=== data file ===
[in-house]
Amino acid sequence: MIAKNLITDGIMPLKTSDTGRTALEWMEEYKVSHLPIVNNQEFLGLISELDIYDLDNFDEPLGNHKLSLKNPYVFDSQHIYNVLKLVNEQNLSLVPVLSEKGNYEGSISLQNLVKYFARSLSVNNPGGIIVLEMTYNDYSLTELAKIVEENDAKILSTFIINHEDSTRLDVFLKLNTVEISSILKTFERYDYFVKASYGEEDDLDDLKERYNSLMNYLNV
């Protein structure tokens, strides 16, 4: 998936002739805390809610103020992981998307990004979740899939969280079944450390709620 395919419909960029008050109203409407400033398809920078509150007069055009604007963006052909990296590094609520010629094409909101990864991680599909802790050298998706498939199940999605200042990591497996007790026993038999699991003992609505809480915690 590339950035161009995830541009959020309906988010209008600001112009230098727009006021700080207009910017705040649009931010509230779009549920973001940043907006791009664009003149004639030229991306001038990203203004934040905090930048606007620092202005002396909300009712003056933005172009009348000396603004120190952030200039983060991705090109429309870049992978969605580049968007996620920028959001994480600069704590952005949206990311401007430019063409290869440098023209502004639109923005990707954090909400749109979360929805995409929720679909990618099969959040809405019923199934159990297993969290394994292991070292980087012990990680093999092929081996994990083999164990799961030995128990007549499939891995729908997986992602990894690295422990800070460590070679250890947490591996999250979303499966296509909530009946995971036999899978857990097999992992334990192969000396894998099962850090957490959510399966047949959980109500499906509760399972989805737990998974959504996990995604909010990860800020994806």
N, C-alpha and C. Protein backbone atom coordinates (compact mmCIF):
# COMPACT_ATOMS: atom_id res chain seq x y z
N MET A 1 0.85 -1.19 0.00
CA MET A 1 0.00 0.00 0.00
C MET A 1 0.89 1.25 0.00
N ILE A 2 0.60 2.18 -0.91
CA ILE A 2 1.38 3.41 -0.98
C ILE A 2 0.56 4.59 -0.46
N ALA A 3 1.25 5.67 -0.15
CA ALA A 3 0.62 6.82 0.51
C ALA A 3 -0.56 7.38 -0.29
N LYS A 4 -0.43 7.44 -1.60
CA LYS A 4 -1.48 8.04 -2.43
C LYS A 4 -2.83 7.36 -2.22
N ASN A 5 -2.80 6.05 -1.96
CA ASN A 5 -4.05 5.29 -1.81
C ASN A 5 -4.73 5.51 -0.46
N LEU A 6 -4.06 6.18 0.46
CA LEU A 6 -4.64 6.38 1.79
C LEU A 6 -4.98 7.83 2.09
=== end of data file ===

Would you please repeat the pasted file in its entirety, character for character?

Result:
[in-house]
Amino acid sequence: MIAKNLITDGIMPLKTSDTGRTALEWMEEYKVSHLPIVNNQEFLGLISELDIYDLDNFDEPLGNHKLSLKNPYVFDSQHIYNVLKLVNEQNLSLVPVLSEKGNYEGSISLQNLVKYFARSLSVNNPGGIIVLEMTYNDYSLTELAKIVEENDAKILSTFIINHEDSTRLDVFLKLNTVEISSILKTFERYDYFVKASYGEEDDLDDLKERYNSLMNYLNV
């Protein structure tokens, strides 16, 4: 998936002739805390809610103020992981998307990004979740899939969280079944450390709620 395919419909960029008050109203409407400033398809920078509150007069055009604007963006052909990296590094609520010629094409909101990864991680599909802790050298998706498939199940999605200042990591497996007790026993038999699991003992609505809480915690 590339950035161009995830541009959020309906988010209008600001112009230098727009006021700080207009910017705040649009931010509230779009549920973001940043907006791009664009003149004639030229991306001038990203203004934040905090930048606007620092202005002396909300009712003056933005172009009348000396603004120190952030200039983060991705090109429309870049992978969605580049968007996620920028959001994480600069704590952005949206990311401007430019063409290869440098023209502004639109923005990707954090909400749109979360929805995409929720679909990618099969959040809405019923199934159990297993969290394994292991070292980087012990990680093999092929081996994990083999164990799961030995128990007549499939891995729908997986992602990894690295422990800070460590070679250890947490591996999250979303499966296509909530009946995971036999899978857990097999992992334990192969000396894998099962850090957490959510399966047949959980109500499906509760399972989805737990998974959504996990995604909010990860800020994806």
N, C-alpha and C. Protein backbone atom coordinates (compact mmCIF):
# COMPACT_ATOMS: atom_id res chain seq x y z
N MET A 1 0.85 -1.19 0.00
CA MET A 1 0.00 0.00 0.00
C MET A 1 0.89 1.25 0.00
N ILE A 2 0.60 2.18 -0.91
CA ILE A 2 1.38 3.41 -0.98
C ILE A 2 0.56 4.59 -0.46
N ALA A 3 1.25 5.67 -0.15
CA ALA A 3 0.62 6.82 0.51
C ALA A 3 -0.56 7.38 -0.29
N LYS A 4 -0.43 7.44 -1.60
CA LYS A 4 -1.48 8.04 -2.43
C LYS A 4 -2.83 7.36 -2.22
N ASN A 5 -2.80 6.05 -1.96
CA ASN A 5 -4.05 5.29 -1.81
C ASN A 5 -4.73 5.51 -0.46
N LEU A 6 -4.06 6.18 0.46
CA LEU A 6 -4.64 6.38 1.79
C LEU A 6 -4.98 7.83 2.09